Windy City’s Rolling Lines Will Batter LA’s (Relatively) Porous Defense
The Blackhawks roll four, speedy lines which finished third in the league in even-strength puck possession (they had the puck 54.9% of the time). The fourth line is headed by Michael Frolik and Marcus Kruger, the two most-used forwards of the conference’s premier penalty-killing unit, so there isn’t a weak sister in that house. Across the street, Robyn Regehr and Matt Greene, the Kings’ physical, stay-at-home defensemen, are slow and will be blitzed by Chicago’s swiftness. LA’s D is a strong facsimile of last season’s dominant group, but still just an imitation because of Rob Scuderi’s regression, the drop-off from Willie Mitchell to Regehr, and rookie Jake Muzzin looking flustered in even heavily-sheltered minutes. The Hawks figure to have their share of scoring chances.
Corey VS The Best Goalie in the World
But there’s a Goliath in front of Chicago’s chances: “This battered Kings roster is held together with tatters and string. String, and Jonathan Quick awesomeness.” Can the Conn Smythe winner keep carrying the Kings?
“David” Crawford has yet to show that he’s a championship-caliber keeper. Despite leading the Hawks this far and posting glittering numbers, he’s given up a number of softies, like this Game Six floater. How will he react to the glare of a playoff spotlight that burns brighter with each round?
The City of Angels Fights Itself
Los Angeles isn’t unhappy to see Crawford, but they have their own problems. Chiefly, what happened to their regular season, even better than the Hawks puck possession prowess? We’ve yet to see it consistently this postseason, as LA has puttered a timid 49% amidst whispers that the team was more banged up than usual. Can the Kings re-discover their forecheck-driven puck possession menace? The impending return of Jarret Stoll will help.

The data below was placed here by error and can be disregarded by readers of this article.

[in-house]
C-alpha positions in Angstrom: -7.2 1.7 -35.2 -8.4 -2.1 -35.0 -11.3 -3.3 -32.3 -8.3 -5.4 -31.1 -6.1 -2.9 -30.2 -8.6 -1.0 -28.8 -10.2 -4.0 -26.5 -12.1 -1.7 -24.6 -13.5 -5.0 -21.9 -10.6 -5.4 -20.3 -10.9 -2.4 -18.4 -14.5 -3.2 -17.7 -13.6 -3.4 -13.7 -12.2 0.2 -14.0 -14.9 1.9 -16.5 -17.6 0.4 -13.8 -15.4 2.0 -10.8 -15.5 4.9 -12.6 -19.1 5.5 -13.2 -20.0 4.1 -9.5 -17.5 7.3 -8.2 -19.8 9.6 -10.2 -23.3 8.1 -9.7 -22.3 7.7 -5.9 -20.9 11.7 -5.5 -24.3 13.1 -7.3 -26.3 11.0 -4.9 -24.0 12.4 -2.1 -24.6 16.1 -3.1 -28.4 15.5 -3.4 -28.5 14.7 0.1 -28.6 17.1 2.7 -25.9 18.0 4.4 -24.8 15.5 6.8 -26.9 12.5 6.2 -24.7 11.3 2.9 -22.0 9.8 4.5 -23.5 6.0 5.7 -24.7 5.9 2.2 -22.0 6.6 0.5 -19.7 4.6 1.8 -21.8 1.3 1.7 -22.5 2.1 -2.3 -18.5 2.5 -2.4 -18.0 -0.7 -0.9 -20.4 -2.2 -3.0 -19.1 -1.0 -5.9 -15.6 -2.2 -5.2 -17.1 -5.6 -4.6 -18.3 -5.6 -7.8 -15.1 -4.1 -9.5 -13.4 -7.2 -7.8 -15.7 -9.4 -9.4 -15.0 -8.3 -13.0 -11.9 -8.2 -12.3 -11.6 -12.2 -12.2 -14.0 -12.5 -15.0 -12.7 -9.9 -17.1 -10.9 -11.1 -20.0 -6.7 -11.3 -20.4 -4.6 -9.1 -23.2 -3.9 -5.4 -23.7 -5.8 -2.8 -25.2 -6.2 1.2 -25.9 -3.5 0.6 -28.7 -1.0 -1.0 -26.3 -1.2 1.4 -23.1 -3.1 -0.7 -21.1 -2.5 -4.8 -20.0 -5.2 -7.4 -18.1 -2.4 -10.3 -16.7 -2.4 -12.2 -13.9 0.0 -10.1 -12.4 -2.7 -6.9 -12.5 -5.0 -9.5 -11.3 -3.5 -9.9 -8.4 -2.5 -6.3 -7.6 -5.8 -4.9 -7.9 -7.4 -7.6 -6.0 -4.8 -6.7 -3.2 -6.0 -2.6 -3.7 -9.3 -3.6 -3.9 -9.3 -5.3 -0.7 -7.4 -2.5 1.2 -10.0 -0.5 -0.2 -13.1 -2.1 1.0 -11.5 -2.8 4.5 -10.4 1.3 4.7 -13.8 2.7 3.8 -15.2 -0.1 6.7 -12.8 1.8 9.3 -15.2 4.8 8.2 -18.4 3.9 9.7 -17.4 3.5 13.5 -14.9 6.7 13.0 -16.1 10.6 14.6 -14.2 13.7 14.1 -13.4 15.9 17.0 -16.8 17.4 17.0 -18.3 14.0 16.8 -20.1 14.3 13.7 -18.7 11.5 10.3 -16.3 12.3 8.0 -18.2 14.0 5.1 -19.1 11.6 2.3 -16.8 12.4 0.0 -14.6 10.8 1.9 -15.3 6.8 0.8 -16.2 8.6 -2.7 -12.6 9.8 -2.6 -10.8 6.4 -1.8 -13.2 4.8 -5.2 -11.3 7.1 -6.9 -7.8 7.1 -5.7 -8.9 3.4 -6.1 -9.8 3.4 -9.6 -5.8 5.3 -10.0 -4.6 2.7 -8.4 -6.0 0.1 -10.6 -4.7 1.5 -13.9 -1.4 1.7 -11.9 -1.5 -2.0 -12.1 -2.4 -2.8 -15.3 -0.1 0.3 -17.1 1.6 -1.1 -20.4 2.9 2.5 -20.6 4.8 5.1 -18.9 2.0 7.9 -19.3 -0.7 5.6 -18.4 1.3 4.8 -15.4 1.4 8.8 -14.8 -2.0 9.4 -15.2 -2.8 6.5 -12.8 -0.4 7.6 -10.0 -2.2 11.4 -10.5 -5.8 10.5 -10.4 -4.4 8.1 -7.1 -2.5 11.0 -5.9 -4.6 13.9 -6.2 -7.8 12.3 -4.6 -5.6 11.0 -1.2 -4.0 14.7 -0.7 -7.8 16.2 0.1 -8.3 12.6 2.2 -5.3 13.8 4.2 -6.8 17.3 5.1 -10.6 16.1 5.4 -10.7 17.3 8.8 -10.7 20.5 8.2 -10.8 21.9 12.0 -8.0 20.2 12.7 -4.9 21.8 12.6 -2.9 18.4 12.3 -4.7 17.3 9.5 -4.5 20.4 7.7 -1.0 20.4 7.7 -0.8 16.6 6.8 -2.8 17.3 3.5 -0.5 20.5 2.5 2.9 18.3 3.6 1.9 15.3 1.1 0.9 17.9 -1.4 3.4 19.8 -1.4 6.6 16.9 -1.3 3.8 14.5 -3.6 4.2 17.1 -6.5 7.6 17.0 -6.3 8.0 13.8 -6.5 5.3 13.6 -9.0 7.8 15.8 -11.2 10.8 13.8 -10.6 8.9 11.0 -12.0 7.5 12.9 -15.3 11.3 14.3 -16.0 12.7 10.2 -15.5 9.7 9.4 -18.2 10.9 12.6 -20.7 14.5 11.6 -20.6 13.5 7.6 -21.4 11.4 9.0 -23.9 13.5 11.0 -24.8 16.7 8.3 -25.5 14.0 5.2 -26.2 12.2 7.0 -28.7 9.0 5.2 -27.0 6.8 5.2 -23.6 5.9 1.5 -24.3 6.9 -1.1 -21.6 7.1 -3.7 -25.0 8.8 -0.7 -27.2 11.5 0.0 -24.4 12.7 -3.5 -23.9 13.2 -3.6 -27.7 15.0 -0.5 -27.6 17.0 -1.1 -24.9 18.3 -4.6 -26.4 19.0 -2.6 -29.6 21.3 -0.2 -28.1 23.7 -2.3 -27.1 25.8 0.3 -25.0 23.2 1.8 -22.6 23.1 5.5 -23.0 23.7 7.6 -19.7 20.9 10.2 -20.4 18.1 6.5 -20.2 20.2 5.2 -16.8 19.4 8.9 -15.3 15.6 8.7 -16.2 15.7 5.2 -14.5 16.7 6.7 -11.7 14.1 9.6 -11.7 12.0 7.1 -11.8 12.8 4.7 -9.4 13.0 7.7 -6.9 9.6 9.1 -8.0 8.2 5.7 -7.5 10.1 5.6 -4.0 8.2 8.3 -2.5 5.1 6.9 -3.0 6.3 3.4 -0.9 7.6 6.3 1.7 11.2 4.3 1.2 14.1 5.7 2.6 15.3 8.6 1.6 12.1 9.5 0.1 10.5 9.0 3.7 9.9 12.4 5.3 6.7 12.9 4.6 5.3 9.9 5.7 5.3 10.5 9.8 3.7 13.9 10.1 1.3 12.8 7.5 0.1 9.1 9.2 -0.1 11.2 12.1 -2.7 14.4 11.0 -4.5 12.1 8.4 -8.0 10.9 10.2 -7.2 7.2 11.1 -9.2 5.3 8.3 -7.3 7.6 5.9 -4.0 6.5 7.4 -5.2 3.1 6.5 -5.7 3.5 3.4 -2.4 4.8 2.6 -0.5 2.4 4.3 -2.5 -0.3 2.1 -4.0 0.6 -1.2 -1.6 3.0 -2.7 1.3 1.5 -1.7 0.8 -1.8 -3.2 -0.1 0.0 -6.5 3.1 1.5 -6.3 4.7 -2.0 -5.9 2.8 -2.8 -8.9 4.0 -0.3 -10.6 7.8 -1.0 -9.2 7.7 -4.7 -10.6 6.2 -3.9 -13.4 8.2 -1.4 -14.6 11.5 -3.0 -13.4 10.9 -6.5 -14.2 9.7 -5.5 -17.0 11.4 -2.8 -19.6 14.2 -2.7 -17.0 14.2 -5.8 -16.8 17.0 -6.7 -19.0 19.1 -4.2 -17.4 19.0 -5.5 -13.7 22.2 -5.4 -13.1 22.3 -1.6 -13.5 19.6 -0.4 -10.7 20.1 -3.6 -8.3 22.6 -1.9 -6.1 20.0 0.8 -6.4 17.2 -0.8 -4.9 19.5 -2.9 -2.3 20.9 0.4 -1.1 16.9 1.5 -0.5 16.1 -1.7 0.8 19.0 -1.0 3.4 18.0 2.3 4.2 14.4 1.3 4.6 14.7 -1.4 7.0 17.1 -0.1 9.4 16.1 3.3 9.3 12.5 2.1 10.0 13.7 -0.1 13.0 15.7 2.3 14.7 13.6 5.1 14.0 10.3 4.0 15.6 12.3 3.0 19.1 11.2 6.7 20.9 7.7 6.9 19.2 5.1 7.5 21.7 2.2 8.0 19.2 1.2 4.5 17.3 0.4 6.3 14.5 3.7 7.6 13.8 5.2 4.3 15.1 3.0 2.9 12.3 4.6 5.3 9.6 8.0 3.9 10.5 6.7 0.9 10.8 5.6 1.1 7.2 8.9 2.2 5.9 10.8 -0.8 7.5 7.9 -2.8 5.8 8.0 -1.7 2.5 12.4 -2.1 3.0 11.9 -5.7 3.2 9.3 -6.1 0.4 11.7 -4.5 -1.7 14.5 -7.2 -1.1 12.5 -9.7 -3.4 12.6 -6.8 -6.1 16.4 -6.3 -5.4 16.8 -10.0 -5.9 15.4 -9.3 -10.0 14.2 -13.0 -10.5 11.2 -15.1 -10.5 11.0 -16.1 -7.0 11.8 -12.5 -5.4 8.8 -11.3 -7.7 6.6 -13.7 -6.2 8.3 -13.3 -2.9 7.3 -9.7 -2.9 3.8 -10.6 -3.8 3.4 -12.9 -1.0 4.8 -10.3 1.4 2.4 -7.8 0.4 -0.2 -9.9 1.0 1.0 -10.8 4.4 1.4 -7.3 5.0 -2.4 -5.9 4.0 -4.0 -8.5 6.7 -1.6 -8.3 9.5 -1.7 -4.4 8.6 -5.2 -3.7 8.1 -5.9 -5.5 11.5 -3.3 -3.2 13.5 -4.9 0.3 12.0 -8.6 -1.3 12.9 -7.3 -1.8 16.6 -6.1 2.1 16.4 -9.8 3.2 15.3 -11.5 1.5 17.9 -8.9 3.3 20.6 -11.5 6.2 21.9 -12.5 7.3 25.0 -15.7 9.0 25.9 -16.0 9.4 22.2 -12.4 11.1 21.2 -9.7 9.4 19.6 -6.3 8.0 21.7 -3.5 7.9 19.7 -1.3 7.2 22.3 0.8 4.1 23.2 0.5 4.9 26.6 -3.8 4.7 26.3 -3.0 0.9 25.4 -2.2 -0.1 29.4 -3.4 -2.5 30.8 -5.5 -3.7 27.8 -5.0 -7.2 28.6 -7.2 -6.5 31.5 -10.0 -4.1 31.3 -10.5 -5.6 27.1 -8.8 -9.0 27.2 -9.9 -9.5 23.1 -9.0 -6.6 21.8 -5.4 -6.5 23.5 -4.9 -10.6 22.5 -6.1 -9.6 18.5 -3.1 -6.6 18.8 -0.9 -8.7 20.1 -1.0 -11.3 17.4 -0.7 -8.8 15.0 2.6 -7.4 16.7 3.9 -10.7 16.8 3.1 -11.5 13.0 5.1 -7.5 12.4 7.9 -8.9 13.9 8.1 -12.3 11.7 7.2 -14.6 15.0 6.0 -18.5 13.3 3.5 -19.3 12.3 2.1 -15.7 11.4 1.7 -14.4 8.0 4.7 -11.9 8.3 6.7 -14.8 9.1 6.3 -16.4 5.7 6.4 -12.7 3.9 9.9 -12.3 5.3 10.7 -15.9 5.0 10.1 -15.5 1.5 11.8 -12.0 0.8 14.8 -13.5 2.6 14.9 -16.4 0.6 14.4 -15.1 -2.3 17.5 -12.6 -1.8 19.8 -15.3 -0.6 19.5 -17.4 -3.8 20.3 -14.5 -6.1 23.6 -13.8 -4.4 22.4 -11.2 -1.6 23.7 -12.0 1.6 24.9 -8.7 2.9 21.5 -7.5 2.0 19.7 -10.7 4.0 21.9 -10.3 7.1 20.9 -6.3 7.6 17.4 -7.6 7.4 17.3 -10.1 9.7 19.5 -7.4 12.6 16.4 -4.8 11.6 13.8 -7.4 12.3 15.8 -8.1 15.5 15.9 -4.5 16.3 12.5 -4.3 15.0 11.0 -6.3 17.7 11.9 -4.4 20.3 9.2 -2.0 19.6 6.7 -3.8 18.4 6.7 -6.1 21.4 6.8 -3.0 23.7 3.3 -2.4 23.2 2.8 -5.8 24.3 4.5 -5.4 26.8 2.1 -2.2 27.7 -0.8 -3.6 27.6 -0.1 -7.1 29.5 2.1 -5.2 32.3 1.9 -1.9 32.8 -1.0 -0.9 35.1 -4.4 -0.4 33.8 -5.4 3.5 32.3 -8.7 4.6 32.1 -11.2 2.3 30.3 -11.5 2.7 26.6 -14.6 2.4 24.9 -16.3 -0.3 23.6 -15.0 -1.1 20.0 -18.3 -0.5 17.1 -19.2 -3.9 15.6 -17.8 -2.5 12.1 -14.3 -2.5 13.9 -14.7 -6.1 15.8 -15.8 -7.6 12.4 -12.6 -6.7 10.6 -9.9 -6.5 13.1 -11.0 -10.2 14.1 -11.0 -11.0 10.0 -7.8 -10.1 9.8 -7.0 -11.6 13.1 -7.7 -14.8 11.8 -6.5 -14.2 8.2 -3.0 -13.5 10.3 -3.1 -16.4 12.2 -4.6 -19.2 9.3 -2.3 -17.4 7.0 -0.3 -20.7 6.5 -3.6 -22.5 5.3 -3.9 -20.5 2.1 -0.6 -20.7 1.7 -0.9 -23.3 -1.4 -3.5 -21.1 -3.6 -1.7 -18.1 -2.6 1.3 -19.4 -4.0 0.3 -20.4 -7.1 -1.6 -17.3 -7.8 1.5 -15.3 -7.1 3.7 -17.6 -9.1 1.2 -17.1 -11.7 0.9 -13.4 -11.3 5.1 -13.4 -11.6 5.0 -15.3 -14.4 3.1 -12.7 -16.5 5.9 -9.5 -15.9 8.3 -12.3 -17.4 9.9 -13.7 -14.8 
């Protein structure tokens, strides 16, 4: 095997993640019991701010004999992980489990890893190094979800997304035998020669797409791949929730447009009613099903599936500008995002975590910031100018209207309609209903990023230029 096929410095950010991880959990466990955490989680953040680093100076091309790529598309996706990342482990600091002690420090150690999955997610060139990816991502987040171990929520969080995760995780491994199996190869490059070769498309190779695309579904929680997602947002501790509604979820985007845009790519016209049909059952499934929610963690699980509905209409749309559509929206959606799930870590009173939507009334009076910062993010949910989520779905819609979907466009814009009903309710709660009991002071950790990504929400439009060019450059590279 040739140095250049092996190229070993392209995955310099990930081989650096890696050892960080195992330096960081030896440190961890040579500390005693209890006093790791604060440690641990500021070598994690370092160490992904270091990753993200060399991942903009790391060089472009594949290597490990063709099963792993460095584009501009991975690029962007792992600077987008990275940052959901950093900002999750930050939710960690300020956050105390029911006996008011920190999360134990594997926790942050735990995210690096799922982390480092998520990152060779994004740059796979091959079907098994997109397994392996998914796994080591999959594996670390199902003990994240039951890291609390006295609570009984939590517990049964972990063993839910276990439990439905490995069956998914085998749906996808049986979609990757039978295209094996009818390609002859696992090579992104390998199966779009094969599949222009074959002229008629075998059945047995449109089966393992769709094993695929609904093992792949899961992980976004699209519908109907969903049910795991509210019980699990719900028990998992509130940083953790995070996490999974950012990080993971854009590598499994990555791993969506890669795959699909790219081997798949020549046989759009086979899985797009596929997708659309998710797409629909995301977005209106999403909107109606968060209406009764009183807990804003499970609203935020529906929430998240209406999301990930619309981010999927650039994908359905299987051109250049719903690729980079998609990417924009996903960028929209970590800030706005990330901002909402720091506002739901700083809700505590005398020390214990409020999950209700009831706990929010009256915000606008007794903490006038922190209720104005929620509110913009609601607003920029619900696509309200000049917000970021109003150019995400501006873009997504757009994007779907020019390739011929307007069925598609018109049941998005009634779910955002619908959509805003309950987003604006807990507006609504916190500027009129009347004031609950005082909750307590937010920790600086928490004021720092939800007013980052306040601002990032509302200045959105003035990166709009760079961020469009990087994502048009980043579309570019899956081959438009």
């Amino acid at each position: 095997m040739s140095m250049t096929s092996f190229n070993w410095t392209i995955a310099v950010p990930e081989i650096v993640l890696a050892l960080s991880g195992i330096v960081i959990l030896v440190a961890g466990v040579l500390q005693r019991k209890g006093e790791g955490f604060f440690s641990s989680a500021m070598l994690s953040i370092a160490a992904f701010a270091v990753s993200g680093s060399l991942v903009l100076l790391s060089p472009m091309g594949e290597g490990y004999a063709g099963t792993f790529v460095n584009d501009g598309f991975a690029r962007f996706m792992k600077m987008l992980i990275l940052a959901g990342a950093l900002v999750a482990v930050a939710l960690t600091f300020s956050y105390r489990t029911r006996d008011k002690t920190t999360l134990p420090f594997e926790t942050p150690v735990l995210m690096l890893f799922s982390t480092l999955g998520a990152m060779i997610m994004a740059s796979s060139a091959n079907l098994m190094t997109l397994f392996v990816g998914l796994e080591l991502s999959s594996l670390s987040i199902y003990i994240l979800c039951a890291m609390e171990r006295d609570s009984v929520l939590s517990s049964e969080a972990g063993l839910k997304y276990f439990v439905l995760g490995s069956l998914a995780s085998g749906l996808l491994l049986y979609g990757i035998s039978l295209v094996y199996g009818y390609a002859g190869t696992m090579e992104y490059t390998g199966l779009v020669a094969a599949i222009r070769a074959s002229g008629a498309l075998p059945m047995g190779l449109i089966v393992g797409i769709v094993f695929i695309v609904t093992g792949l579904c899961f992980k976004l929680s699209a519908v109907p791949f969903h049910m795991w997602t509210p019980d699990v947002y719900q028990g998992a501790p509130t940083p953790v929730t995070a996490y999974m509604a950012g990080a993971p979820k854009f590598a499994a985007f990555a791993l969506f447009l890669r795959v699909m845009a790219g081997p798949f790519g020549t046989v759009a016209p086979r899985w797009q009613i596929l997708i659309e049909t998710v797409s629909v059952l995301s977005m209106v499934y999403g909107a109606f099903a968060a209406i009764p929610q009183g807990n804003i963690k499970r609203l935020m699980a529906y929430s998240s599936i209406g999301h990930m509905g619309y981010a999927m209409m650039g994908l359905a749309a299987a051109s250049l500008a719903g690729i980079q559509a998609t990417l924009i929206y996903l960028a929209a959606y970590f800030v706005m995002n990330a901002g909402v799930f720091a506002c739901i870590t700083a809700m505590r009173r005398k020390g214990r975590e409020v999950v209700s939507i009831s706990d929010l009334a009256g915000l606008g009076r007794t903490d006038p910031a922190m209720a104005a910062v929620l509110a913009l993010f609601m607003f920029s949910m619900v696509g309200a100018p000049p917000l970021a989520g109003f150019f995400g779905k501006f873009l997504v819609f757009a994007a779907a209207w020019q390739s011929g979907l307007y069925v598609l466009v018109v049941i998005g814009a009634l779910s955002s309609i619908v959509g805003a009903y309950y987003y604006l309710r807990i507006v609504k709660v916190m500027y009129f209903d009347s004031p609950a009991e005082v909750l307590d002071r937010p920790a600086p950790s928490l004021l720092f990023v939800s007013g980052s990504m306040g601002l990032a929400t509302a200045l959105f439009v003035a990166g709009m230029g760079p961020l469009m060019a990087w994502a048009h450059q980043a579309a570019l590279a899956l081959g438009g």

Hollywood Dances with Toews
Stoll is LA’s faceoff ace, leading the team at 56%. Trevor Lewis, who filled in admirably for Stoll otherwise, pulled out only 35% of his playoff draws. Including Anze Kopitar (53%) and Jeff Carter (53%), the Kings have more competent options at the dot than the Blackhawks, which should aid puck possession. Chicago managed to place 10th in the league in faceoffs, mostly due to Jonathan Toews, who won 59% of his faceoffs, while the centermen behind him registered 46% (Kruger), 46% (Dave Bolland), and 44% (Andrew Shaw). The late-season acquisition of Michal Handzus did shore up this weakness. Bolland led the team in defensive zone faceoffs against the Detroit Red Wings, so Los Angeles can look to get an upper hand there.
#FireKompon VS #FiredKompon
In a series which promises many one-goal games, nicking each side’s top-notch penalty-killing efforts offers an upper hand. The Blackhawks, with their cavalcade of world-class stars, has been surprisingly inept on the man advantage (19th in the regular season). The same issue plagued the talented Kings last year (17th in the regular season). Of course, current Chicago assistant Jamie Kompon ran both power play units.